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The Diet was the scene all the year round of speeches about the "barely" satisfactory results of the trade returns, by which was really meant the entirely unsatisfactory results, which nobody could dispute, that the local railways did not cover their expenses and the main lines did not pay any dividends—distressing but unalterable and inveterate facts, which the Minister for Trade in luminous but monotonous declarations explained by the peaceful commercial and industrial circumstances of the country, as well as by the inaccessibility of the home coal-deposits. Critics added something about defective organization of the State industrial administration. But the spirit of contradiction and negation was not strong in the Diet; the prevailing frame of mind among the representatives of the people was one of dull and true-hearted loyalty.

So the railway revenues did not by any means rank first among the public revenues of a private-investment nature; the forest revenues had ranked first for years in this land of woods and plough. The fall in them, their startling depreciation, however sufficient reasons there were for it, was a much more difficult matter to mend.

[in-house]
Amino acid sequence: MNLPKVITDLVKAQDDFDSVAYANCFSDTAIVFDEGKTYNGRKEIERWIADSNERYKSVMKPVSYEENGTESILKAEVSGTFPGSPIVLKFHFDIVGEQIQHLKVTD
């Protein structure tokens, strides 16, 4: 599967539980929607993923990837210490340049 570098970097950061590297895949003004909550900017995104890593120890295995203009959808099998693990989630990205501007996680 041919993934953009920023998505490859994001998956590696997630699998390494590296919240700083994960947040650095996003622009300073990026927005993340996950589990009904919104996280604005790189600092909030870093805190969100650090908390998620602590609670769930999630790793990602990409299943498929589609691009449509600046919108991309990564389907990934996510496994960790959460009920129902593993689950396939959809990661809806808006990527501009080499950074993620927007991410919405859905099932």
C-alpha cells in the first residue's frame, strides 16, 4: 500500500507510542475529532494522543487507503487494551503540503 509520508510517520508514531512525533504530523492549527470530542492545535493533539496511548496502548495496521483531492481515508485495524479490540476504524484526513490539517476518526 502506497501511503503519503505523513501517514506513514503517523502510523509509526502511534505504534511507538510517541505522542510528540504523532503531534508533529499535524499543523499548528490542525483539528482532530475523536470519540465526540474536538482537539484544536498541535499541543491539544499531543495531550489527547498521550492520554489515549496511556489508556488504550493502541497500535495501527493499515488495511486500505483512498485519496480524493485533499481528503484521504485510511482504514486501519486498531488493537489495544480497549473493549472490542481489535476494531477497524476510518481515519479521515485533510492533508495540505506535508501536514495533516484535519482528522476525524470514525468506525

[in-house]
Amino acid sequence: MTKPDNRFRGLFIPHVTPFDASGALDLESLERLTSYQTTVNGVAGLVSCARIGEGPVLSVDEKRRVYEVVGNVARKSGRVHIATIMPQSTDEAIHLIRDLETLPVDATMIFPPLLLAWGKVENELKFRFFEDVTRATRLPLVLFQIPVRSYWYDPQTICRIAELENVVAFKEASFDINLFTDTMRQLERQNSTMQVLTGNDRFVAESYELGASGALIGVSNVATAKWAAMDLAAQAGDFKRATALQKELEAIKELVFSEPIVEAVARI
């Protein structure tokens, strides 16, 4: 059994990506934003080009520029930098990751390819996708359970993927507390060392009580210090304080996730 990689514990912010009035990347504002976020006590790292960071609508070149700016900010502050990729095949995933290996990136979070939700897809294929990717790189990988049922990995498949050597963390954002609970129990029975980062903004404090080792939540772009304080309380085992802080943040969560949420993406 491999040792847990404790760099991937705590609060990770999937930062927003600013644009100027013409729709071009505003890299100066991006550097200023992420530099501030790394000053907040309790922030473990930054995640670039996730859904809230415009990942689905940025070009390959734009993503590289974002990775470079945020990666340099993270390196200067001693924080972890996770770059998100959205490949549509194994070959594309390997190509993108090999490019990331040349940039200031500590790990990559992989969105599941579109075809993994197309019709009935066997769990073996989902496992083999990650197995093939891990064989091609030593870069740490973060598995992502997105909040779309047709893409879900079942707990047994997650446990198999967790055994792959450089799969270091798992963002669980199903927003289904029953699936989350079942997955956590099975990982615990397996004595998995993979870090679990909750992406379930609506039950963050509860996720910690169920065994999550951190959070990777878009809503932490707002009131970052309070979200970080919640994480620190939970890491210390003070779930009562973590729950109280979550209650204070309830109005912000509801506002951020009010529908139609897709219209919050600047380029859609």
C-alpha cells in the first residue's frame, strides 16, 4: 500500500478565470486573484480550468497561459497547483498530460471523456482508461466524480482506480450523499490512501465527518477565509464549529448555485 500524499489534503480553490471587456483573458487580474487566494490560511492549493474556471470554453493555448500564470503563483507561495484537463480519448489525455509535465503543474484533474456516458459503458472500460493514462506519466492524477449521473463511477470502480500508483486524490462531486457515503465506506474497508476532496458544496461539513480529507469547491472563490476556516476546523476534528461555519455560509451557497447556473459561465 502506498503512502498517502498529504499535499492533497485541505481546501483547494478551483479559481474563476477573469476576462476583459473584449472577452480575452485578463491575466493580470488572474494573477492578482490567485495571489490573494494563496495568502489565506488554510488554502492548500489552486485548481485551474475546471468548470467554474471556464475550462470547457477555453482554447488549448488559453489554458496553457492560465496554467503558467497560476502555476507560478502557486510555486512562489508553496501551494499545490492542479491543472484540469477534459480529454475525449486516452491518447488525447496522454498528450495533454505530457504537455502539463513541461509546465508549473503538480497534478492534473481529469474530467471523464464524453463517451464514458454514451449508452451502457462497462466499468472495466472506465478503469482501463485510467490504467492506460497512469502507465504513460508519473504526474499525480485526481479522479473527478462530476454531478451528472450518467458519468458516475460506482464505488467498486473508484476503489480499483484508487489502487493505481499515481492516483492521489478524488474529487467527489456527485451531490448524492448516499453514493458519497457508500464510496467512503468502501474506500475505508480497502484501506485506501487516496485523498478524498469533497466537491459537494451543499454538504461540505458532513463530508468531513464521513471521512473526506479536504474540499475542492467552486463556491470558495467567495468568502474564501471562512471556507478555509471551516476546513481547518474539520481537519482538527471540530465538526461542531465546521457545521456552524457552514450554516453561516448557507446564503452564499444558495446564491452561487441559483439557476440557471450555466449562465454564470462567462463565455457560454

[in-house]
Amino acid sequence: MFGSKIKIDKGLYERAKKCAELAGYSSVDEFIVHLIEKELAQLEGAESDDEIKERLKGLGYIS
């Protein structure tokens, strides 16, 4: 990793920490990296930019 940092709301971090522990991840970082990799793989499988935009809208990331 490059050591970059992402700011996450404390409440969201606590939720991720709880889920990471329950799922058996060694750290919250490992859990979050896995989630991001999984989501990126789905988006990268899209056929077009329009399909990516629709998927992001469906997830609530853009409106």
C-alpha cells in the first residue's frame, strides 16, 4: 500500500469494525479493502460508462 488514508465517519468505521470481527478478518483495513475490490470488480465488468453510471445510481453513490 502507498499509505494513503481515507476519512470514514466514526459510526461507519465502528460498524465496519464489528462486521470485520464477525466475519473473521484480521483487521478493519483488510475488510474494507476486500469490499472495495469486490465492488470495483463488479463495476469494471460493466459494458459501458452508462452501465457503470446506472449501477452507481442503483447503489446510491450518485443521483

The people loved their woods. They were a fair and compact type, with searching blue eyes and broad, rather high cheek-bones, a sensible and honest, solid and backward stamp of men. They clung to their country's forest with all the strength of their natures; it lived in their bones, it was to the artists which it bred the source and home of their inspirations, and it was quite properly the object of popular gratitude, not only in regard to the gifts of soul and intellect of which it was the donor. The poor gathered their firewood in the forest; it gave it them freely, they had it for nothing. They went stooping and gathering all kinds of berries and mushrooms among its trunks, and earned a little something by doing so. That was not all. The people recognized that their forest had a very distinctly